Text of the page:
A wave of nostalgic advertising campaigns has hit our screens over the
past year. Amanda Nicholls looks at how retro commercials are giving modern brands a boost

The popularity of television commercials was cemented in 2004 with the launch of a channel entirely dedicated to past and present adverts, where viewers can watch their favourite commercials without interruption from programmes.
The same year Channel 4 viewers and Sunday Times readers voted for their top 100 adverts. The big budget commercials with technical wizardry and visual special effects were overshadowed by older, less sophisticated ads such as the Smash Martians, R Whites' Secret Lemonade Drinker and Hamlet cigars.
Nostalgia, it seems, can be a winning ingredient. In a survey by advertising agency VCCP, most of the 1,000 respondents remembered older jingles such as 'A Mars a day helps you work, rest and play', first aired in 1965; L'Oréal's 1967 and on-going catchphrase 'Because I'm Worth it'; and the classic 'Beanz Meanz Heinz', first seen in the 1960s. That slogan was dropped after 30 years when Heinz wanted its brand to be synonymous with more than just baked beans, but it has recently been revived after market research found the majority of customers wanted it back.
It's no wonder, then, that our TVs have seen a resurgence of well-known adverts from the 1960s, 70s and 80s. Last spring Hovis revived its ad featuring a boy pushing a baker's bike up a hill after it was voted favourite in an online survey. It marked the brand's 120th birthday and was shown 33 years after it first hit our screens.
Hovis marketing manager Alyson Ebbrell says: "There can be a tendency to over-complicate adverts with high-tech graphics. They may well appeal to the people making them, but they don't always have the consumer at heart. You hear numerous times from consumers that there are quite a lot of commercials they don't understand. We've brought back 'The Boy on the Bike' several times since it was first shown and it seems to get into people's DNA."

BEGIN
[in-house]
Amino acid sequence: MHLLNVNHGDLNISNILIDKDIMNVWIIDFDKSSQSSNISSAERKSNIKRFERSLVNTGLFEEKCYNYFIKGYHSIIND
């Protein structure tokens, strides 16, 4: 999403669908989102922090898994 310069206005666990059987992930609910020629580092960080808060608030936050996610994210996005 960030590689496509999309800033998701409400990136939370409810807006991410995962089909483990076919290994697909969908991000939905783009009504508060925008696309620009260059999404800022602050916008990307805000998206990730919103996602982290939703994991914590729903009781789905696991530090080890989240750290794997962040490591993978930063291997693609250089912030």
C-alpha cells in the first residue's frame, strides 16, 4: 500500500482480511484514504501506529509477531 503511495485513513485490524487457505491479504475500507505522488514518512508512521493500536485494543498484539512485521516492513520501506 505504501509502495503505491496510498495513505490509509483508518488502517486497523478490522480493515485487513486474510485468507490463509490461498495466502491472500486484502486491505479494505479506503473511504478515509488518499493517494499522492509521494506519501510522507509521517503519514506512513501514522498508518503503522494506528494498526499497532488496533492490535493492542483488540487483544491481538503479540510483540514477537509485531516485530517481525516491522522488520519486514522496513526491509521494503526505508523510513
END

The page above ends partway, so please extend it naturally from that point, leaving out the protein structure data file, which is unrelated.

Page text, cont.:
Bernard Matthews is following suit with a campaign based on the popular 1989 advert, in which a boy relays his experiences from scout camp and announces that "It's great to be home, mum" after being fed Turkey Drummers.
The new £1m campaign features the original mum talking about her 'Golden Moment' of appearing in the advert and encourages viewers to share their experiences on a dedicated website, with a chance to win a holiday to Australia's Gold Coast.
Bernard Matthews marketing director Matt Pullen says: "We wanted to bring back some of the nostalgia that exists around that advert and the brand itself. But rather than just showing the original advert as it was, we wanted to turn it into something relevant to today's mums."
Pullen believes that re-inventing brands can jeopardise consumer loyalty. "Marketers need to recognise that there are really strong historical strengths in the brand and it's about building on these," he says. "That's the way to deal with history - you need to treat it with respect, but turn it into something more modern and relevant."
Retro advertising is also being used to reassure consumers about a brand while introducing them to new products. Bernard Matthews launched its Mini Golden Drummers within the 'Coming Home' adverts. "It's a great opportunity for convenience stores to face up a new product and get some trials behind it," says Pullen.
Milky Bar is celebrating its 70th birthday with a £1m campaign that looks at 45 years of the Milky Bar Kid. Stretching back from black and white, to colour, to cartoon, the strapline 'Loved by kids of all ages since 1936' plays on the product's history.